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Published on September 08, 2014

Exercise Does a Mind Good

Keep Moving to Boost Your Mood and Reduce the Effects of Stress

  The Exercise Effect
Exercise can be one of the best things for you if you’re feeling down. Not only does it makes you feel better and boosts your mood, but it can help you manage stress. Join Kirk Bergmark, an Advanced Practice Nurse for Behavioral Health at Palos Medical Group, as he provides an overview of the connection between mental health and exercise and discusses the successful outcomes that can come with being active.

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Palos Medical Group’s Behavioral Health Services are conveniently located at Palos Community Hospital’s Physician Offices Building, 12255 S. 80th Avenue, in Palos Heights, and the Palos Primary Care Center, 15300 West Avenue, in Orland Park. For more information or to schedule an appointment, please contact Palos Medical Group at (708) 923-7878.

Clap along if you feel like exercise makes you happy, because odds are it does.

Studies focused on the mental health benefits of physical activity have shown exercise increasing chemicals in the brain called endorphins, and the release of endorphins is responsible for the feeling of well-being described as “runners high.”

However, the effect of exercise on the brain goes well beyond the release of endorphins.

“The physical, especially the cardiovascular, benefits have been promoted for decades,” says Kirk Bergmark, an Advanced Practice Nurse for Behavioral Health at Palos Medical Group. “Science and medicine have more recently begun to recognize the positive impact of exercise on the brain.”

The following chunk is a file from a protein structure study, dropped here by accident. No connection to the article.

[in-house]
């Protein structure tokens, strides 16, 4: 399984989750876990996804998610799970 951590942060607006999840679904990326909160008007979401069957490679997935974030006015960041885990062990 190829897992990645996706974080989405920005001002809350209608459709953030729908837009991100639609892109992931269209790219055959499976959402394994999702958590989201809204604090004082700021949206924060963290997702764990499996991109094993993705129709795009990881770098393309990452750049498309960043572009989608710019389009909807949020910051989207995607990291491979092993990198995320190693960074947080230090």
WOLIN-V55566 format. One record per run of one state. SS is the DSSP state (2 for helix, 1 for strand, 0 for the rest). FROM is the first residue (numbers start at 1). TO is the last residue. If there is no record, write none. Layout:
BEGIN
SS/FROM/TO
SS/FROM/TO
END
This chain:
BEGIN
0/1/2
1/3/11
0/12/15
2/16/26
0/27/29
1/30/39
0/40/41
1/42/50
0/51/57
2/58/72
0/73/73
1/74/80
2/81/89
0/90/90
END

Some of those benefits include:

  • Boosting brain function – An increase in neurotransmitter levels that the neurons in the brain use to communicate with one another increases a secreted protein called Brain Derived Neurotrophic Factor, or BDNF, which results in increased, strengthened connections between neurons.
  • Relieving anxiety – Exercise results in a release in muscle tension. When muscle tension decreases, the brain often will follow and relax as well.
  • Building confidence levels – Exercise makes us feel stronger. It’s a way we can choose to improve our physical and mental health, leading to enhanced self-esteem.
  • Sleeping better – Physical exercise has long been known to improve the quality of sleep. However, you need to be careful of the timing of the exercise, avoiding intense exercise at least two hours before bedtime.
  • Reducing stress – Exercise increases the threshold or point at which our fight or flight response to stress begins. It also reduces the negative impact and damage caused to our bodies and our brain by our stress response.

“The stresses that occur in the context of our modern lifestyle don’t often afford us the opportunity to respond in the physical manner evolution intended,” Kirk says. “Exercise gives us the opportunity to burn off those chemicals our body produces in response to stress.”